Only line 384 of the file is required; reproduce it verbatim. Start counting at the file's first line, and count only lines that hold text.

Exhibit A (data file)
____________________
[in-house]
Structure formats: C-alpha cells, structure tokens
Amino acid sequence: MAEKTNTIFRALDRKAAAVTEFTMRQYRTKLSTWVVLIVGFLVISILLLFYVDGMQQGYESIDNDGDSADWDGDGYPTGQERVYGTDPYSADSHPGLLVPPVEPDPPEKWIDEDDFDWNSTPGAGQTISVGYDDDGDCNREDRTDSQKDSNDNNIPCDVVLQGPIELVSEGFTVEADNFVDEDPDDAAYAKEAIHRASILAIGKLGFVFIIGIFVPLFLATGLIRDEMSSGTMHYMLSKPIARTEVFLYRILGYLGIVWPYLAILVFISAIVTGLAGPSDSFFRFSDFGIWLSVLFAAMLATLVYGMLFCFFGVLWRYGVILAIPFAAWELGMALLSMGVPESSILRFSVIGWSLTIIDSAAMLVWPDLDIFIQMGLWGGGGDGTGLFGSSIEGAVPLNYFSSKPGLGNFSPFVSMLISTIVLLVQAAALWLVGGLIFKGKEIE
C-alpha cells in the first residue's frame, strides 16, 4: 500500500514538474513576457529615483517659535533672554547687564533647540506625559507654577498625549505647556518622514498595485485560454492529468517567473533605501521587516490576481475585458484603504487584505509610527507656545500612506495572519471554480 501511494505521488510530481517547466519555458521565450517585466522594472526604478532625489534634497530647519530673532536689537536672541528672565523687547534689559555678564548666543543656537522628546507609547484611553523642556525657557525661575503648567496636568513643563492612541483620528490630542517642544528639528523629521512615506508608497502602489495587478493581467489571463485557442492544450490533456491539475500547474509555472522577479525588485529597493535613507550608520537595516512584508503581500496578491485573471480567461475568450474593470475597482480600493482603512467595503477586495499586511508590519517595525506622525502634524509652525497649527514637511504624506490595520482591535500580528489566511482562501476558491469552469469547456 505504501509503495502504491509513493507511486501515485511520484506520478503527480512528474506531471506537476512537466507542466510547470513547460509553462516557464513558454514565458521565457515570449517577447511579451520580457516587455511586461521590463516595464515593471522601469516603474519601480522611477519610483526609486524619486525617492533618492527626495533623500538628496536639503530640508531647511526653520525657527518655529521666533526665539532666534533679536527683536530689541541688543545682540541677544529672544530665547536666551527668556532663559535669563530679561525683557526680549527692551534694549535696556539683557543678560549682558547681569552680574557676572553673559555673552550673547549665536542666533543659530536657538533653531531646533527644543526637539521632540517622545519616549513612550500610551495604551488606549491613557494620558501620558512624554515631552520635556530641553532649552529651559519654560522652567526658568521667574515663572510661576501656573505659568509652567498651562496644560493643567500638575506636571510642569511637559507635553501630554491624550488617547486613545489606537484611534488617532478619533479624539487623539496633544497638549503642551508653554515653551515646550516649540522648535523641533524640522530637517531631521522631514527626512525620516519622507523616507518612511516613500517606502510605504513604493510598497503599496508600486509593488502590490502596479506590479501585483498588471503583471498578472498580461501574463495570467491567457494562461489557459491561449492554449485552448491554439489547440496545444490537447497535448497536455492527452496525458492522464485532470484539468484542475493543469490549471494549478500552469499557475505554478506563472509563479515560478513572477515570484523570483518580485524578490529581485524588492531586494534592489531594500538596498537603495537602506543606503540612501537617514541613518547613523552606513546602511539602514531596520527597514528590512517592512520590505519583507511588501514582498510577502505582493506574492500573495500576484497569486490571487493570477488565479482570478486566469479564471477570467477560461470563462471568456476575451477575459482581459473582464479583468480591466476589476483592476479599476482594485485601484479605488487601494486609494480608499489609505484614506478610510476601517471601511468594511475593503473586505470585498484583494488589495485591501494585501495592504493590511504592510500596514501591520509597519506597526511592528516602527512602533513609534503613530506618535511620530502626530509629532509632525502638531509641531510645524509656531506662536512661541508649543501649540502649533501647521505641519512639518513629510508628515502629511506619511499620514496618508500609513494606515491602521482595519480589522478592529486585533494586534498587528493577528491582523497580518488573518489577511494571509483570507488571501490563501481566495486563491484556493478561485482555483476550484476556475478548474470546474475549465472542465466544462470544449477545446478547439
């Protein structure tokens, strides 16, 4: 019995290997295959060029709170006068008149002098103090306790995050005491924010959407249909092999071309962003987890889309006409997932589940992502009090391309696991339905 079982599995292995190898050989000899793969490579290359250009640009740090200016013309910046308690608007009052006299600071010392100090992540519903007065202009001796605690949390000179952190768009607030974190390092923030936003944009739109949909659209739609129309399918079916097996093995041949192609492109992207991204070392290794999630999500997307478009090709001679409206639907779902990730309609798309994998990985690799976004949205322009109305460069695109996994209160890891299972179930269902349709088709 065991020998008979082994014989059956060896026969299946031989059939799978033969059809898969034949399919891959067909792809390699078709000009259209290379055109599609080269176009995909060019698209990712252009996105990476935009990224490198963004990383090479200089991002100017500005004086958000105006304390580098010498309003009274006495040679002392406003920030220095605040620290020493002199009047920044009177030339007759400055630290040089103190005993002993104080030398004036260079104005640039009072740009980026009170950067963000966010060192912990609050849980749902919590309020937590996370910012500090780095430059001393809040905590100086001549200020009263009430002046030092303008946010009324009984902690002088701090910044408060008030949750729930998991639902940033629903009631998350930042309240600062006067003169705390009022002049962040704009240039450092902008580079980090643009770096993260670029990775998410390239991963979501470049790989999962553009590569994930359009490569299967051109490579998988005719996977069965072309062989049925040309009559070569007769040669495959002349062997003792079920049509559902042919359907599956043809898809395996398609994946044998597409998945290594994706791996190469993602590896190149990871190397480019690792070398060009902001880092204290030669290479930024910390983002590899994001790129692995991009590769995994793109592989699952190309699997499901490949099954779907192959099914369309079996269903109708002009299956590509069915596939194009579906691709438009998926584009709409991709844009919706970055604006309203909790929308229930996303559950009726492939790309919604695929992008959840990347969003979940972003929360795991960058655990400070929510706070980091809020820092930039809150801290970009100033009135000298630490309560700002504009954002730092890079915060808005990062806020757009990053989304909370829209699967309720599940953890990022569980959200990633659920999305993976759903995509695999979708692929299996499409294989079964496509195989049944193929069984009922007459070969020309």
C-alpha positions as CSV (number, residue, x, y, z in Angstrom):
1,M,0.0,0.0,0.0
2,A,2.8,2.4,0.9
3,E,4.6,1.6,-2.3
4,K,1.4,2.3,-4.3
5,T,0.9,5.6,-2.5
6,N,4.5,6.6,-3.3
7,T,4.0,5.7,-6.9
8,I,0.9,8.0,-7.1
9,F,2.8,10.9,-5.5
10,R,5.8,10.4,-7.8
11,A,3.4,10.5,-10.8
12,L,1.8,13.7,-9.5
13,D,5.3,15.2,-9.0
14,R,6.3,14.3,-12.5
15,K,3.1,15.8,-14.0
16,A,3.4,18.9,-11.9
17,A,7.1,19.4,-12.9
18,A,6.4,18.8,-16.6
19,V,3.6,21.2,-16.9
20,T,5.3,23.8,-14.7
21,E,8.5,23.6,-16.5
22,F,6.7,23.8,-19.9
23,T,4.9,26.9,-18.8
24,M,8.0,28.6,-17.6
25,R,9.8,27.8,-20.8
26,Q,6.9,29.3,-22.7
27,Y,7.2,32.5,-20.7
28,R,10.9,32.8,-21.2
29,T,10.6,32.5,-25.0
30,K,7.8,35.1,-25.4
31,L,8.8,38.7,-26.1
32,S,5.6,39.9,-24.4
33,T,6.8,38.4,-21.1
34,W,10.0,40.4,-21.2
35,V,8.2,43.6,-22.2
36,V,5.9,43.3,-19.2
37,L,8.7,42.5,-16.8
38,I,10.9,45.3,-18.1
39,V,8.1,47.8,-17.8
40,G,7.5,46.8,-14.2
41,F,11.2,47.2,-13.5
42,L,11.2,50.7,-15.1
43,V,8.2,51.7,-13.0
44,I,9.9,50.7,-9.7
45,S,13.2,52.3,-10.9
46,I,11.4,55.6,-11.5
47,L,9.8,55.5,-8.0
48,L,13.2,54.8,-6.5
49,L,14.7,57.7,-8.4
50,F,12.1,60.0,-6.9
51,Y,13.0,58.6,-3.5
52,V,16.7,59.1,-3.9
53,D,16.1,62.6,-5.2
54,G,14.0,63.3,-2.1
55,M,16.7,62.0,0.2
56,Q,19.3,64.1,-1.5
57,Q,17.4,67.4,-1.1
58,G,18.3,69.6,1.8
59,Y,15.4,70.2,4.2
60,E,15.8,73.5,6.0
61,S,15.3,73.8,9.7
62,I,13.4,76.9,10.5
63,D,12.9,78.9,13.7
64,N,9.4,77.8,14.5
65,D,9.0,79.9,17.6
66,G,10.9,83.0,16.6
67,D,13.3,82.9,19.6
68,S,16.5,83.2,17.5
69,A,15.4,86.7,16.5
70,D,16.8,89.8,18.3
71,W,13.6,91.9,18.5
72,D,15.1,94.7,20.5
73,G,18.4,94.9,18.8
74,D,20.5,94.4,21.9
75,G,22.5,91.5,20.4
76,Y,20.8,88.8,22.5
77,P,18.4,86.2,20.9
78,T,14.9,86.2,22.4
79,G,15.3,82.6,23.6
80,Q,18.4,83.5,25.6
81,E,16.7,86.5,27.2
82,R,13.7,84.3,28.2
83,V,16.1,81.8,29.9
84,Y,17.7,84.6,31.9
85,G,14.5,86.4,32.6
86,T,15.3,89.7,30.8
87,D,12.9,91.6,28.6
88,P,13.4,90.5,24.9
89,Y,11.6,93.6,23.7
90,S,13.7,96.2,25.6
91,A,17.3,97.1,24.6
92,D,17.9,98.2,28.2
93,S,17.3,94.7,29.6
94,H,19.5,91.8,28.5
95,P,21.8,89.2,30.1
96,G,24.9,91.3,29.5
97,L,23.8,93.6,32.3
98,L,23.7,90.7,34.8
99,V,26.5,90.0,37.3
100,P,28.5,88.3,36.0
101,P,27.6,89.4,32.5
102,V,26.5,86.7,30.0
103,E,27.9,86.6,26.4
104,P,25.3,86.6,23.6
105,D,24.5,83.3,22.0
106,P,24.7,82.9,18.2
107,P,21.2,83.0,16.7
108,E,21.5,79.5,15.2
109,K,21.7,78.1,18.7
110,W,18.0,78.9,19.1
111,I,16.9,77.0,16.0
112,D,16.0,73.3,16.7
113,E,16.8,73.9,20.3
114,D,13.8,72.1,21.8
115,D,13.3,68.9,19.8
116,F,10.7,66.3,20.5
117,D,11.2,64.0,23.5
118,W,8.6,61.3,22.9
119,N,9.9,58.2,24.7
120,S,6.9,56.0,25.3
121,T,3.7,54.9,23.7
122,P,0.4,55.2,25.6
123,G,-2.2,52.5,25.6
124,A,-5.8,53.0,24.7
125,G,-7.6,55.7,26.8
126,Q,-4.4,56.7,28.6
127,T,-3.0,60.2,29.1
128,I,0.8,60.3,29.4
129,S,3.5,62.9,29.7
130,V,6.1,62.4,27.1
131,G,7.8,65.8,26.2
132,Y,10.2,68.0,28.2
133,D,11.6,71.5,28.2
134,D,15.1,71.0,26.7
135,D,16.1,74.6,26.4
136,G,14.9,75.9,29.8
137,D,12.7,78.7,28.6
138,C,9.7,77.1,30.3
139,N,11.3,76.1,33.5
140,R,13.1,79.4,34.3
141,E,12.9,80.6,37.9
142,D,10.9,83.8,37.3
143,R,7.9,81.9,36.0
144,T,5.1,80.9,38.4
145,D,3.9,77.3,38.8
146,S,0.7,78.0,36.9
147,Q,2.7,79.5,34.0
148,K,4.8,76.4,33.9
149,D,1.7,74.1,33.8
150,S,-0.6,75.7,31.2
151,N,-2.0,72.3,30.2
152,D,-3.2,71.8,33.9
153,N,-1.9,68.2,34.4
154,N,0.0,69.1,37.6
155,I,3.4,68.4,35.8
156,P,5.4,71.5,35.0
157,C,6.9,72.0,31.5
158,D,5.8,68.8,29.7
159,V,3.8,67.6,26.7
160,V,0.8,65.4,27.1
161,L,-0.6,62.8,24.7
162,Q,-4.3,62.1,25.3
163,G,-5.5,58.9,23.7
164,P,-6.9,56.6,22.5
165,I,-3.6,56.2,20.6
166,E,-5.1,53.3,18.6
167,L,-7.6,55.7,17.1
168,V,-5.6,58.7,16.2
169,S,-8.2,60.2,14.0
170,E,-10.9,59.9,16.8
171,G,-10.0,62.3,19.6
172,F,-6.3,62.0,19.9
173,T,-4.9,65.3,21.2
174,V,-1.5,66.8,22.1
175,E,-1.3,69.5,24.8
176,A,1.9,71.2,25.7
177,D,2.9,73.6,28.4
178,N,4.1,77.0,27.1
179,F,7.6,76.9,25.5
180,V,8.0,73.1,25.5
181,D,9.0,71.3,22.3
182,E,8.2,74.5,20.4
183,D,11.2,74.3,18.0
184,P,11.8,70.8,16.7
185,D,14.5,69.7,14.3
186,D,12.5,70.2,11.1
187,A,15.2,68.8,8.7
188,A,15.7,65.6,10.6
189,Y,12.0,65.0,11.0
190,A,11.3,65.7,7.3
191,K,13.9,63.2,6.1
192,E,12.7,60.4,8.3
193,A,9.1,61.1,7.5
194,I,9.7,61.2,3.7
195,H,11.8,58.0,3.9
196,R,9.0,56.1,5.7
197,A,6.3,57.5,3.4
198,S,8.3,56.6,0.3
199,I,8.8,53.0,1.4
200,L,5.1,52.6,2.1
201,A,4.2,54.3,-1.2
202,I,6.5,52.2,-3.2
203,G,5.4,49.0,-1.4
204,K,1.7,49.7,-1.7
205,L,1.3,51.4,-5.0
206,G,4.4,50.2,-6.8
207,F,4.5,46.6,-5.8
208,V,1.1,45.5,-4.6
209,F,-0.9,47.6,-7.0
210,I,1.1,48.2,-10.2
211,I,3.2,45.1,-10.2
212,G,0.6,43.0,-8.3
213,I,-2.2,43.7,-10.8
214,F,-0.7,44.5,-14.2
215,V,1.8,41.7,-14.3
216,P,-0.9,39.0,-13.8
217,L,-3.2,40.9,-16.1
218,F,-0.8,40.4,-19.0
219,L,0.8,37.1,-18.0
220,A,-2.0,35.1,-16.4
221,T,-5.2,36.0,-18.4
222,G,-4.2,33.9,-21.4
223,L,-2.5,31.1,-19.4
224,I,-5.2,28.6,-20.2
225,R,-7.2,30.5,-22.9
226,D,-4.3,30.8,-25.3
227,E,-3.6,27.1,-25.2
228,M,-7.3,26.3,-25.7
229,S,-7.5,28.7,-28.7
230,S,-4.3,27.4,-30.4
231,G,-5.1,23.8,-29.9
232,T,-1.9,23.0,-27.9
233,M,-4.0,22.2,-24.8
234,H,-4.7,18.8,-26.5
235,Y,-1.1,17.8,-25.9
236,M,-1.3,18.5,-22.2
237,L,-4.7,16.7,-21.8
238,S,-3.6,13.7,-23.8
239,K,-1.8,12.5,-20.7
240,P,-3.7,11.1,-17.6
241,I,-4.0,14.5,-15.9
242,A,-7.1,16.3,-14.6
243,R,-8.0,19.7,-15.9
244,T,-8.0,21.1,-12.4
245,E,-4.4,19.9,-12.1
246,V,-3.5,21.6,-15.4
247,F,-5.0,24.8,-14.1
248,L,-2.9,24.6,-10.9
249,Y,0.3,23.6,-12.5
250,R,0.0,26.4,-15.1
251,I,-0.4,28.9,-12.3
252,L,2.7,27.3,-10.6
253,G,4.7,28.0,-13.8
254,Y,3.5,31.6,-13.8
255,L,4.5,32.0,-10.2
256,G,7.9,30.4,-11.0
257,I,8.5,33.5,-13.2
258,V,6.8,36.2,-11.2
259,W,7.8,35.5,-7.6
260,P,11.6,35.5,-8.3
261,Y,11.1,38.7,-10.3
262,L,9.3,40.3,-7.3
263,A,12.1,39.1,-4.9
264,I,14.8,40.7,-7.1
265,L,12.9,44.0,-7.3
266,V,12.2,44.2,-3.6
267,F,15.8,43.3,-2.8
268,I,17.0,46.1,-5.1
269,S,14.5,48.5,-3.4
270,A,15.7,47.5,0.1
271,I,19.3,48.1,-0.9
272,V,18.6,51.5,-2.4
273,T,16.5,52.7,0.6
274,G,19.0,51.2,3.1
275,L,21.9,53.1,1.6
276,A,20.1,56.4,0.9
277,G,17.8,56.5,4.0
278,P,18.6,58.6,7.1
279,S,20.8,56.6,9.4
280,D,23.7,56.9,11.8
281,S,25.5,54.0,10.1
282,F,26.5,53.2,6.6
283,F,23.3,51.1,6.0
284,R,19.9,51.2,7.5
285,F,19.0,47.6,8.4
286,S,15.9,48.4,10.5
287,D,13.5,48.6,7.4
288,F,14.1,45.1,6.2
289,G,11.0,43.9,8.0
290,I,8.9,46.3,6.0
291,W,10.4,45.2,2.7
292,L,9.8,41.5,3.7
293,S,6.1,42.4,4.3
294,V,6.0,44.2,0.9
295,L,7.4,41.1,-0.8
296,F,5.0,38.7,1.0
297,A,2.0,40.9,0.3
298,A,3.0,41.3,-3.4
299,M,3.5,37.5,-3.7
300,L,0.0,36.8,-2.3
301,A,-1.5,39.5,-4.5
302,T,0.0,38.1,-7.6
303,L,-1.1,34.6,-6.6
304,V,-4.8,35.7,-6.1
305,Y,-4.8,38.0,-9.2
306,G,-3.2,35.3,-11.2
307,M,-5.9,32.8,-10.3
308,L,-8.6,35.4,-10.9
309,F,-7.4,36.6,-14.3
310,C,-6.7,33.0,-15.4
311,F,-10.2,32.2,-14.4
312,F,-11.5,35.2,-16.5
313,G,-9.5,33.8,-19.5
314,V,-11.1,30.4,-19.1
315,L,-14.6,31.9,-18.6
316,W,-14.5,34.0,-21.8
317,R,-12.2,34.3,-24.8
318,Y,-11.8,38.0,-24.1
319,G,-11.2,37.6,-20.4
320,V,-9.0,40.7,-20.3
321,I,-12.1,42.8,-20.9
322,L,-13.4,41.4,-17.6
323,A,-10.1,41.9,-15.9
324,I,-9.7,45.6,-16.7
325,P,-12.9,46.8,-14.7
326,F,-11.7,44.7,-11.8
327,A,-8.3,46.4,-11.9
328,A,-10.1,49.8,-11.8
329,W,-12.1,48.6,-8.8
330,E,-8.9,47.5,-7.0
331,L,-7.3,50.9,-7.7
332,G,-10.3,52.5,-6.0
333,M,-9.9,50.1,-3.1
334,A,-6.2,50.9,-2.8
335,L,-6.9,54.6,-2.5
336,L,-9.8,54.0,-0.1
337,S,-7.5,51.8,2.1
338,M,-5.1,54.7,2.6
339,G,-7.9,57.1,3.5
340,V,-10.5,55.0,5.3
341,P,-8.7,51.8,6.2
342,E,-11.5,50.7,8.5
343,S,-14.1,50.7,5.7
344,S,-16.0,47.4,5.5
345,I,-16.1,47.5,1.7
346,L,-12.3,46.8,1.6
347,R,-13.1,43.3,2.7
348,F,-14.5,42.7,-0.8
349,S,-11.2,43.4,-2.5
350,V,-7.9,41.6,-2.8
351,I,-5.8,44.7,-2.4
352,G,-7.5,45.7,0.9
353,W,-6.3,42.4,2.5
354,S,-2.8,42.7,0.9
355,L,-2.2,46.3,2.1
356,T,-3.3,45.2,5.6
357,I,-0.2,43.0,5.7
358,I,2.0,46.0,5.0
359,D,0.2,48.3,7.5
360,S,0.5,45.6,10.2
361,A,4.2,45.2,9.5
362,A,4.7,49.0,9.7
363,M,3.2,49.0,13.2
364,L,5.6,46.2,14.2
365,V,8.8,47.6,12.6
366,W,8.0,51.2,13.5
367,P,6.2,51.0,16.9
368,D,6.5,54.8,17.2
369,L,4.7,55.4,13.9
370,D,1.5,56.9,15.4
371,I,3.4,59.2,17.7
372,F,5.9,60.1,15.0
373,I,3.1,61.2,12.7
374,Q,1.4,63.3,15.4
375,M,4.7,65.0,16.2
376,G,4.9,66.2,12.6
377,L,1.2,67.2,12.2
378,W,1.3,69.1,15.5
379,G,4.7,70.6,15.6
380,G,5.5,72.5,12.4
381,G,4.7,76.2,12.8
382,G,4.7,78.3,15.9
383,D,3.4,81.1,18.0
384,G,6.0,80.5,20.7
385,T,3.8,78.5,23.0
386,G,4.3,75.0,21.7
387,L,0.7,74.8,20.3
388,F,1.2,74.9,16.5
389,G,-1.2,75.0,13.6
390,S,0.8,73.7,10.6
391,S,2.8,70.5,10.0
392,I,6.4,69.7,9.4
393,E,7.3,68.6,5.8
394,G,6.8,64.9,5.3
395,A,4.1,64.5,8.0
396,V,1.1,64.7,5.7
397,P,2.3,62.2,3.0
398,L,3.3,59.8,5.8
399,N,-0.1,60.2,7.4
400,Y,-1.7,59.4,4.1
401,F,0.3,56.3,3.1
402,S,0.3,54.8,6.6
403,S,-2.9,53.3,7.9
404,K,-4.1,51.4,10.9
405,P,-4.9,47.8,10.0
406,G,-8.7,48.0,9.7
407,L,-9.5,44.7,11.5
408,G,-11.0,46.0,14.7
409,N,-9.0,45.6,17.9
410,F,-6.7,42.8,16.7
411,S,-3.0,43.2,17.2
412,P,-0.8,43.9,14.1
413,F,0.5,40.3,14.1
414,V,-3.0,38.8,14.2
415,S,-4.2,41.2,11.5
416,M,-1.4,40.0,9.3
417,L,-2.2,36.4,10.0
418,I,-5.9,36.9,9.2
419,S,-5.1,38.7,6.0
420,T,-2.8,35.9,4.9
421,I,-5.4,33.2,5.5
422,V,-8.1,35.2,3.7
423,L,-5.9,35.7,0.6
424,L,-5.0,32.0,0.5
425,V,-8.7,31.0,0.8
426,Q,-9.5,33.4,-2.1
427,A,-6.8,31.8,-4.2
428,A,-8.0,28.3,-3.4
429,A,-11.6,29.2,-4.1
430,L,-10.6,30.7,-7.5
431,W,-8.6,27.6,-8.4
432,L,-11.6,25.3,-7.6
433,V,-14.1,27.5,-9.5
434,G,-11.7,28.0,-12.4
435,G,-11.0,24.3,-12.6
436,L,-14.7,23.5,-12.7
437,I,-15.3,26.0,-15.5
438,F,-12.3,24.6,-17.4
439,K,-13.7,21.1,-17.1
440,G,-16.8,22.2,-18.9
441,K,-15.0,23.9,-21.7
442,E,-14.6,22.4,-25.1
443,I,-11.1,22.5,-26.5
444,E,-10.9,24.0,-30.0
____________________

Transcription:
378,W,1.3,69.1,15.5